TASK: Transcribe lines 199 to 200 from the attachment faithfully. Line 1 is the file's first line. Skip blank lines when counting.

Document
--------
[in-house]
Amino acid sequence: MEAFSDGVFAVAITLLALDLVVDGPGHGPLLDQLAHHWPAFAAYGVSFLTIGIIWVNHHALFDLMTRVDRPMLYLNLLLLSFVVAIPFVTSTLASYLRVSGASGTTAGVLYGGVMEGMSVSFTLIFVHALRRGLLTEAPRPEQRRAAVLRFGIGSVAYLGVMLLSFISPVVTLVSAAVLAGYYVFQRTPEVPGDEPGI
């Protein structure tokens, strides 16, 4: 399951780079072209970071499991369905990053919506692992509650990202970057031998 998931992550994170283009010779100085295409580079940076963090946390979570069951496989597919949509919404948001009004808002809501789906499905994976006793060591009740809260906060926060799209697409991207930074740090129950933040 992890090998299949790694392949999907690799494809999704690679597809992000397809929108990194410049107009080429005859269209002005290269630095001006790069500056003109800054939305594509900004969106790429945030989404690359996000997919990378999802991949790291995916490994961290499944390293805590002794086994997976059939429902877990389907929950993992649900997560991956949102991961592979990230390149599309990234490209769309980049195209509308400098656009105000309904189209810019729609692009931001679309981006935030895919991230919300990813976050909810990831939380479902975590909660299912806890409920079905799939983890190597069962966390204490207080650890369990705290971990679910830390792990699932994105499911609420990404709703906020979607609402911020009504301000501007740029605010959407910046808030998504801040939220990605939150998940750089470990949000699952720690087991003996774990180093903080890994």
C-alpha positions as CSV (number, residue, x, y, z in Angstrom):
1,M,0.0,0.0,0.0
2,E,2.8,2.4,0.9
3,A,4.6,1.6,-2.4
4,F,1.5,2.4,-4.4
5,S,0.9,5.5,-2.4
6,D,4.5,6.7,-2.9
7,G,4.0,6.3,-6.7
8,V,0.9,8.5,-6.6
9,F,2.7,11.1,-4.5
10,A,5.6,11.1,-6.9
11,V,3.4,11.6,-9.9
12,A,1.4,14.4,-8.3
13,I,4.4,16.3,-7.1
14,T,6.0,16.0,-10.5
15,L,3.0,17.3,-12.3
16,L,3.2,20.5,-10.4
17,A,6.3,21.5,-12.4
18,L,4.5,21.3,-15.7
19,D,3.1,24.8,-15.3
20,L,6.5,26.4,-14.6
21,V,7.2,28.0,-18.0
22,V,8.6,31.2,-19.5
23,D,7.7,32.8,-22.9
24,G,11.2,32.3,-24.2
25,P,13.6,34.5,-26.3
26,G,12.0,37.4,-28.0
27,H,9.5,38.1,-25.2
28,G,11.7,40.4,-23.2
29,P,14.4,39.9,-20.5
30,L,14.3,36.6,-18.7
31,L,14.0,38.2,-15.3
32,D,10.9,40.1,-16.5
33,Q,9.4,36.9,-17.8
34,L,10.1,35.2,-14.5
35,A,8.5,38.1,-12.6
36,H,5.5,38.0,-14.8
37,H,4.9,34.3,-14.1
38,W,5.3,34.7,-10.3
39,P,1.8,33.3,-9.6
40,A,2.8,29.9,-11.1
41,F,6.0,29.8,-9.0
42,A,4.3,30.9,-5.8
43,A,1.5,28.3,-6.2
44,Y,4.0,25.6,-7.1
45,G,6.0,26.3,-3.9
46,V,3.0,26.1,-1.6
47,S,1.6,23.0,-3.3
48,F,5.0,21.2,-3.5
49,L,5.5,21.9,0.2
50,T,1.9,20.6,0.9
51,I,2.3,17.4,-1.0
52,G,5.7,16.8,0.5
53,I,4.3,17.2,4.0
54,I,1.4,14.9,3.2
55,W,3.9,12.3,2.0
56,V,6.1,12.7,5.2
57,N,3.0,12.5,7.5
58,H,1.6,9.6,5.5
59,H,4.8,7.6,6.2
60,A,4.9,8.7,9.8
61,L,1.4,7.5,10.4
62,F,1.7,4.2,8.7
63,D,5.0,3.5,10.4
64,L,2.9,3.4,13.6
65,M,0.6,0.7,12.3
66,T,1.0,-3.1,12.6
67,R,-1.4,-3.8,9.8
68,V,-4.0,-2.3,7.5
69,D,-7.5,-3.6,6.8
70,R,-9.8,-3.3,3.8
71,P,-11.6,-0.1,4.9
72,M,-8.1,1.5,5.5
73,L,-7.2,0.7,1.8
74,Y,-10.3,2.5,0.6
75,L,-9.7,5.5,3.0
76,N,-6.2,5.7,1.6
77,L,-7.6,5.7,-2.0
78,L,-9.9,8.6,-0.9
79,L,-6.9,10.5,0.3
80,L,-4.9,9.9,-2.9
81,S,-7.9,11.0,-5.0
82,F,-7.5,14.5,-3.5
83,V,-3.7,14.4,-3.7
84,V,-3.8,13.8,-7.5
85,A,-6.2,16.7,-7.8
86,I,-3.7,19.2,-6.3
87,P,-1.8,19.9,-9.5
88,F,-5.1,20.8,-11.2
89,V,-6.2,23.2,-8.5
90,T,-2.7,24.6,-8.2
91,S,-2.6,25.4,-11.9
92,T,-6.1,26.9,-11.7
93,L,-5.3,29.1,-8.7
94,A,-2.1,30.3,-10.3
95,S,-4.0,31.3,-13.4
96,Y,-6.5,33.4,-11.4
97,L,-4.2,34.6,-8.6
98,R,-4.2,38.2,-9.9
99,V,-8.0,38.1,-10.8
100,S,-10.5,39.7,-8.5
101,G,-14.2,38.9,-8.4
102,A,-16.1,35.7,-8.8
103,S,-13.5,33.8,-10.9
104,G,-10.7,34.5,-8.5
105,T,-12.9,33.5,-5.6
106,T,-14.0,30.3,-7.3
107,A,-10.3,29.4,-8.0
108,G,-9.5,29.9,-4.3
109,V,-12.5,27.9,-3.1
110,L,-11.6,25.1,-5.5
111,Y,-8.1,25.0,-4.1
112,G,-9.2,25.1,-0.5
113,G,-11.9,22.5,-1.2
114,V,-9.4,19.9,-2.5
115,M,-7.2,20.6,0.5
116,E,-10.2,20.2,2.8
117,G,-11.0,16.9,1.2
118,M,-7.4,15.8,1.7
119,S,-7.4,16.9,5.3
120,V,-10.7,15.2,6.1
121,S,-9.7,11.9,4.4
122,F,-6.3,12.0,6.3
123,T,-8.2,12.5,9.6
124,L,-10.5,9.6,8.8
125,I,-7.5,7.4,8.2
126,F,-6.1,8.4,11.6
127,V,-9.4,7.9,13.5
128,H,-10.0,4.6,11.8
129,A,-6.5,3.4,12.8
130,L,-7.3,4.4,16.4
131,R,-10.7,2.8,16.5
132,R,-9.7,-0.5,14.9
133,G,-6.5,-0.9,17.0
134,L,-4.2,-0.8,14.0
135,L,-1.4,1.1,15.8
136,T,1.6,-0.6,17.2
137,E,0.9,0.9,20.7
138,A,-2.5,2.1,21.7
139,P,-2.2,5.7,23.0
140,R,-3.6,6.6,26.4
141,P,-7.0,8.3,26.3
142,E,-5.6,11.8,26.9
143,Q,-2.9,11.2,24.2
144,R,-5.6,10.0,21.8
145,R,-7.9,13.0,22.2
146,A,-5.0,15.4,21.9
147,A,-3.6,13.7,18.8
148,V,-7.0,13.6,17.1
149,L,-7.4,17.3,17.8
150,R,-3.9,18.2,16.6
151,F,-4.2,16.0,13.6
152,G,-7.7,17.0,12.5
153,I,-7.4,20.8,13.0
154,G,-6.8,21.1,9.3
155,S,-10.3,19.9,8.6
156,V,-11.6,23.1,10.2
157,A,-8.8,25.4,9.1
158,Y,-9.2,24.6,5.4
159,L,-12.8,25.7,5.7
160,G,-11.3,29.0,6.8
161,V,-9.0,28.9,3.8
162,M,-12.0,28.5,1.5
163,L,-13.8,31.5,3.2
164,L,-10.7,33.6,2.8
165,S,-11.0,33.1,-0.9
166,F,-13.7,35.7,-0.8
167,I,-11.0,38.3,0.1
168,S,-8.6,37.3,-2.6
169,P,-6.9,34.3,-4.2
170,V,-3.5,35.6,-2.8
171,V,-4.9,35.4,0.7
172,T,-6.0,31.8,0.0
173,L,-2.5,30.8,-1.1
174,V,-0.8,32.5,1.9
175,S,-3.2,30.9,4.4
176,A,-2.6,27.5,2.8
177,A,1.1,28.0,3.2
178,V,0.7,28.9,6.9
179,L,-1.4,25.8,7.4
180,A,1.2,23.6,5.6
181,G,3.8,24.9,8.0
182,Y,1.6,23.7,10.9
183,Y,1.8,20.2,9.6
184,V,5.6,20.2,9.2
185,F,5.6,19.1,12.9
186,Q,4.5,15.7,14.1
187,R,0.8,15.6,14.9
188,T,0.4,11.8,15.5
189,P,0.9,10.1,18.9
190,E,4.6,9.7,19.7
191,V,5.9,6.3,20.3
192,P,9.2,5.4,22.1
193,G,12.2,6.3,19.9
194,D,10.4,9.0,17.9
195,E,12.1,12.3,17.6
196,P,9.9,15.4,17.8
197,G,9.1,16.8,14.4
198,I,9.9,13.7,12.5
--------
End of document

195,E,12.1,12.3,17.6
196,P,9.9,15.4,17.8